Therefore, a system and method for enabling a computer system to cascade from a power managed suspend state to the suspend-to-disk state is shown and described. The system and method of the present invention is independent of operating system and thus can be adapted to various types of systems. Further, the ability to cascade to the suspend-to-disk state provides increased power savings over power managed computer systems which are unable to cascade to the suspend-to-disk state.

Although the method and apparatus of the present invention has been described in connection with the preferred embodiment, it is not intended to be limited to the specific form set forth herein, but on the contrary, it is intended to cover such alternatives, modifications, and equivalents, as can be reasonably included within the spirit and scope of the invention as defined by the appended claims.

Patent Citations
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Referenced by
Citing PatentFiling datePublication dateApplicantTitle
US6065121 *Mar 31, 1998May 16, 2000Compaq Computer CorporationControl of computer system wake/sleep transitions
US6408397 *May 24, 1999Jun 18, 2002Dell Usa, L.P.Using RTC wake-up to enable recovery from power failures
US6691237Aug 8, 2000Feb 10, 2004Dell Products, L.P.Active memory pool management policies
US6879774May 26, 2000Apr 12, 2005Dell Products L.P.Content sensitive control of rotating media
US7216197Nov 6, 2003May 8, 2007Dell Products L.P.System and method for adjusting pooling of system memory in reponse to changes in monitored data processor activity
US7523326 *Jan 3, 2005Apr 21, 2009Fujitsu LimitedMethod and apparatus for maintaining a suspension state after powering down and fully powering down upon expiration of a timer or low battery level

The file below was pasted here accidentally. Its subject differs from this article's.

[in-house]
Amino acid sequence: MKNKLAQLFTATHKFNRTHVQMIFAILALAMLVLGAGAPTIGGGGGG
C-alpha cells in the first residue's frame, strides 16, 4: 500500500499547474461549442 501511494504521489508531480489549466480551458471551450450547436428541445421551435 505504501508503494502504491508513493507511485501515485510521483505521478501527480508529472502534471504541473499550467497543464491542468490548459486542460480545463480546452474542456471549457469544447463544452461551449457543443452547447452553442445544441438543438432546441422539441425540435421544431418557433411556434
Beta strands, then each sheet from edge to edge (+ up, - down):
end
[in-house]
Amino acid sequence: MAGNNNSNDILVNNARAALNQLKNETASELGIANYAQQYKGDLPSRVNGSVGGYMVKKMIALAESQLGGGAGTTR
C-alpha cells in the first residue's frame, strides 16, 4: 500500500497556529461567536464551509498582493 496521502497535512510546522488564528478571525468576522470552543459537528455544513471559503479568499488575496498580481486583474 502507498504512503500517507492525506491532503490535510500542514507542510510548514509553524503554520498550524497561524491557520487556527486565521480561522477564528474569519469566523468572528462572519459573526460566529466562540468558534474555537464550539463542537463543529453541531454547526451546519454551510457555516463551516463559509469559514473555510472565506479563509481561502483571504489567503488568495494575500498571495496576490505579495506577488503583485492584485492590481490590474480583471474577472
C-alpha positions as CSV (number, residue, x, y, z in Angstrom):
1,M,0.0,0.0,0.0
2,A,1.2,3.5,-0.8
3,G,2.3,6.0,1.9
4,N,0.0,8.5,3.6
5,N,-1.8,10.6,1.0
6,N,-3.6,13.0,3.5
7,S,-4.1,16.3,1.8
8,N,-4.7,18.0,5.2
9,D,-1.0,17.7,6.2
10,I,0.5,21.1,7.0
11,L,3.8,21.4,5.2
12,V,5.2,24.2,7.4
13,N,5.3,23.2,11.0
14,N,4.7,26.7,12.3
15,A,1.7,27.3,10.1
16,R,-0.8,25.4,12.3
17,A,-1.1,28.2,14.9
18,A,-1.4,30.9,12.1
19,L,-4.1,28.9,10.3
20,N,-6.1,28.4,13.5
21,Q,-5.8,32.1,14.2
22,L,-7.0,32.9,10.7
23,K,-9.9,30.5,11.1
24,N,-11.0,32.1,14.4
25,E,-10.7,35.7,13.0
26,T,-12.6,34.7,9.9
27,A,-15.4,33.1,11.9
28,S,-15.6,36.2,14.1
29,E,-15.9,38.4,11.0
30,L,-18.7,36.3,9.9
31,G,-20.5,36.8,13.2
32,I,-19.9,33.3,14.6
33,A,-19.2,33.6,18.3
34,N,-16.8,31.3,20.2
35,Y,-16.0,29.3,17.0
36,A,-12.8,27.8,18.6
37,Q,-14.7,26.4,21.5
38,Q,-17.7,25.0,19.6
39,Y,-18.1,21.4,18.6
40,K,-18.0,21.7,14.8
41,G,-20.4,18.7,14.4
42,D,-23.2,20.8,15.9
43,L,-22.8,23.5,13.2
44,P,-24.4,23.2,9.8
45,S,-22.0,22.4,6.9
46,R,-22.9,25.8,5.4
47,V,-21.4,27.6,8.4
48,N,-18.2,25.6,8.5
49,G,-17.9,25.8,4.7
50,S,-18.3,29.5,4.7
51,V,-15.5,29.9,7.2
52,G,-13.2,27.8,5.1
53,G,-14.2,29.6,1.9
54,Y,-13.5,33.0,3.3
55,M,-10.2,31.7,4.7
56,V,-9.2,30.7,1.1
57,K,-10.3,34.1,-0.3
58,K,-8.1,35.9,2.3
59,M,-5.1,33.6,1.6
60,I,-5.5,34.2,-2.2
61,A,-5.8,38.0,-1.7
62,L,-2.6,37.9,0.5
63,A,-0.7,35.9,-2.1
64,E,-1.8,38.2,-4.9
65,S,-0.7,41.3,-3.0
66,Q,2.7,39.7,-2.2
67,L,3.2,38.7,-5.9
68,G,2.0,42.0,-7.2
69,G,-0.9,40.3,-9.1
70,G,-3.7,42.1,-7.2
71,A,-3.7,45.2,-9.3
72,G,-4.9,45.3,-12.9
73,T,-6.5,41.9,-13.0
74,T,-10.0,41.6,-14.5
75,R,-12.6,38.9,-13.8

Classifications
U.S. Classification713/330
International ClassificationG06F1/32
Cooperative ClassificationG06F1/3228
European ClassificationG06F1/32P1D
Legal Events
DateCodeEventDescription
Jan 2, 2014ASAssignment
Owner name: BANK OF AMERICA, N.A., AS ADMINISTRATIVE AGENT, TE
Effective date: 20131029
Free format text: PATENT SECURITY AGREEMENT (ABL);ASSIGNORS:DELL INC.;APPASSURE SOFTWARE, INC.;ASAP SOFTWARE EXPRESS,INC.;AND OTHERS;REEL/FRAME:031898/0001
Owner name: BANK OF AMERICA, N.A., AS COLLATERAL AGENT, NORTH
Free format text: PATENT SECURITY AGREEMENT (TERM LOAN);ASSIGNORS:DELL INC.;APPASSURE SOFTWARE, INC.;ASAP SOFTWARE EXPRESS, INC.;AND OTHERS;REEL/FRAME:031899/0261
Free format text: PATENT SECURITY AGREEMENT (NOTES);ASSIGNORS:APPASSURE SOFTWARE, INC.;ASAP SOFTWARE EXPRESS, INC.;BOOMI, INC.;AND OTHERS;REEL/FRAME:031897/0348
Owner name: BANK OF NEW YORK MELLON TRUST COMPANY, N.A., AS FI
Dec 23, 2009FPAYFee payment
Year of fee payment: 12
Dec 23, 2005FPAYFee payment
Year of fee payment: 8
Jan 15, 2002REMIMaintenance fee reminder mailed
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Year of fee payment: 4